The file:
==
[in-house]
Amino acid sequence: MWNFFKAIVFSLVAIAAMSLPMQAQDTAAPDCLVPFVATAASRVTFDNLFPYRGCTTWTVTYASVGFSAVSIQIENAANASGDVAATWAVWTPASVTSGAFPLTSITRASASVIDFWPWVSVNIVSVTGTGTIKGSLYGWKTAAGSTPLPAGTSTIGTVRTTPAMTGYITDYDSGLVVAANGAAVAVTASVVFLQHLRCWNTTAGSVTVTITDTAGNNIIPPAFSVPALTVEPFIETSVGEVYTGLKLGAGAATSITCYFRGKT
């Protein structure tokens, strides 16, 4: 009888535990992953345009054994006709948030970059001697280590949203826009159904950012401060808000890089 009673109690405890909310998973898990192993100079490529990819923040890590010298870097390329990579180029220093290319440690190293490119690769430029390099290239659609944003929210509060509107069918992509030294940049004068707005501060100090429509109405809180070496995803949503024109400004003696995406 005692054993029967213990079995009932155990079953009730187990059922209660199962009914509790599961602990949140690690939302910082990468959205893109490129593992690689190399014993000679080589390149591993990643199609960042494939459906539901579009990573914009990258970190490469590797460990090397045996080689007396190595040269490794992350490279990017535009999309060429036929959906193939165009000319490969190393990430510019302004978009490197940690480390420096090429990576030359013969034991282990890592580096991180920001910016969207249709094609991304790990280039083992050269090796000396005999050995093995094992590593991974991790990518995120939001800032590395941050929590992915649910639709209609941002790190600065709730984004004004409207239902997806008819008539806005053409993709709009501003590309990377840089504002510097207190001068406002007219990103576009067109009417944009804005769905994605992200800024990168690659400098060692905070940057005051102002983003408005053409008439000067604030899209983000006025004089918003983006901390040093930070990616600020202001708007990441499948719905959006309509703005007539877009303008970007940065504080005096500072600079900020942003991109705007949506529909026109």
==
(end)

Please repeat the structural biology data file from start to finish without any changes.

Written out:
[in-house]
Amino acid sequence: MWNFFKAIVFSLVAIAAMSLPMQAQDTAAPDCLVPFVATAASRVTFDNLFPYRGCTTWTVTYASVGFSAVSIQIENAANASGDVAATWAVWTPASVTSGAFPLTSITRASASVIDFWPWVSVNIVSVTGTGTIKGSLYGWKTAAGSTPLPAGTSTIGTVRTTPAMTGYITDYDSGLVVAANGAAVAVTASVVFLQHLRCWNTTAGSVTVTITDTAGNNIIPPAFSVPALTVEPFIETSVGEVYTGLKLGAGAATSITCYFRGKT
């Protein structure tokens, strides 16, 4: 009888535990992953345009054994006709948030970059001697280590949203826009159904950012401060808000890089 009673109690405890909310998973898990192993100079490529990819923040890590010298870097390329990579180029220093290319440690190293490119690769430029390099290239659609944003929210509060509107069918992509030294940049004068707005501060100090429509109405809180070496995803949503024109400004003696995406 005692054993029967213990079995009932155990079953009730187990059922209660199962009914509790599961602990949140690690939302910082990468959205893109490129593992690689190399014993000679080589390149591993990643199609960042494939459906539901579009990573914009990258970190490469590797460990090397045996080689007396190595040269490794992350490279990017535009999309060429036929959906193939165009000319490969190393990430510019302004978009490197940690480390420096090429990576030359013969034991282990890592580096991180920001910016969207249709094609991304790990280039083992050269090796000396005999050995093995094992590593991974991790990518995120939001800032590395941050929590992915649910639709209609941002790190600065709730984004004004409207239902997806008819008539806005053409993709709009501003590309990377840089504002510097207190001068406002007219990103576009067109009417944009804005769905994605992200800024990168690659400098060692905070940057005051102002983003408005053409008439000067604030899209983000006025004089918003983006901390040093930070990616600020202001708007990441499948719905959006309509703005007539877009303008970007940065504080005096500072600079900020942003991109705007949506529909026109």